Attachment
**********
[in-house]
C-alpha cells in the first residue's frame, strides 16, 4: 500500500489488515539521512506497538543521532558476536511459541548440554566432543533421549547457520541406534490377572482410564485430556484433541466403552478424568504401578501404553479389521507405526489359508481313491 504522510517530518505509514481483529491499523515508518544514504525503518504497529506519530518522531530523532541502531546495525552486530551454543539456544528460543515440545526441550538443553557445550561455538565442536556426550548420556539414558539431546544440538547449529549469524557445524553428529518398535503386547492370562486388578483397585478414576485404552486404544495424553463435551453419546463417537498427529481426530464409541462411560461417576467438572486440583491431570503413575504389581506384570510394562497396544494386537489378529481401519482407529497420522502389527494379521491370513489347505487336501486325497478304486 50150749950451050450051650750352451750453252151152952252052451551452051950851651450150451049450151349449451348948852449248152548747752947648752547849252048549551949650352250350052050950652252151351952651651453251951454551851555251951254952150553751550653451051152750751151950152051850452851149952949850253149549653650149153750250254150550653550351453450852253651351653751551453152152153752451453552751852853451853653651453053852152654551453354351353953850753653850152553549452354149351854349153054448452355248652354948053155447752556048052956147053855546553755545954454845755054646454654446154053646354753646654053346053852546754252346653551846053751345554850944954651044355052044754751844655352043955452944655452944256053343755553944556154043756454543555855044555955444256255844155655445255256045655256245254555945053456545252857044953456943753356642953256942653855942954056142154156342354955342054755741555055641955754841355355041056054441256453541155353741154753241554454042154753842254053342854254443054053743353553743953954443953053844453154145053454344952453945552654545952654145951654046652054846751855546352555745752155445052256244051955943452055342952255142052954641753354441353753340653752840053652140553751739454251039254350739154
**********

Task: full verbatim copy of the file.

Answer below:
[in-house]
C-alpha cells in the first residue's frame, strides 16, 4: 500500500489488515539521512506497538543521532558476536511459541548440554566432543533421549547457520541406534490377572482410564485430556484433541466403552478424568504401578501404553479389521507405526489359508481313491 504522510517530518505509514481483529491499523515508518544514504525503518504497529506519530518522531530523532541502531546495525552486530551454543539456544528460543515440545526441550538443553557445550561455538565442536556426550548420556539414558539431546544440538547449529549469524557445524553428529518398535503386547492370562486388578483397585478414576485404552486404544495424553463435551453419546463417537498427529481426530464409541462411560461417576467438572486440583491431570503413575504389581506384570510394562497396544494386537489378529481401519482407529497420522502389527494379521491370513489347505487336501486325497478304486 50150749950451050450051650750352451750453252151152952252052451551452051950851651450150451049450151349449451348948852449248152548747752947648752547849252048549551949650352250350052050950652252151351952651651453251951454551851555251951254952150553751550653451051152750751151950152051850452851149952949850253149549653650149153750250254150550653550351453450852253651351653751551453152152153752451453552751852853451853653651453053852152654551453354351353953850753653850152553549452354149351854349153054448452355248652354948053155447752556048052956147053855546553755545954454845755054646454654446154053646354753646654053346053852546754252346653551846053751345554850944954651044355052044754751844655352043955452944655452944256053343755553944556154043756454543555855044555955444256255844155655445255256045655256245254555945053456545252857044953456943753356642953256942653855942954056142154156342354955342054755741555055641955754841355355041056054441256453541155353741154753241554454042154753842254053342854254443054053743353553743953954443953053844453154145053454344952453945552654545952654145951654046652054846751855546352555745752155445052256244051955943452055342952255142052954641753354441353753340653752840053652140553751739454251039254350739154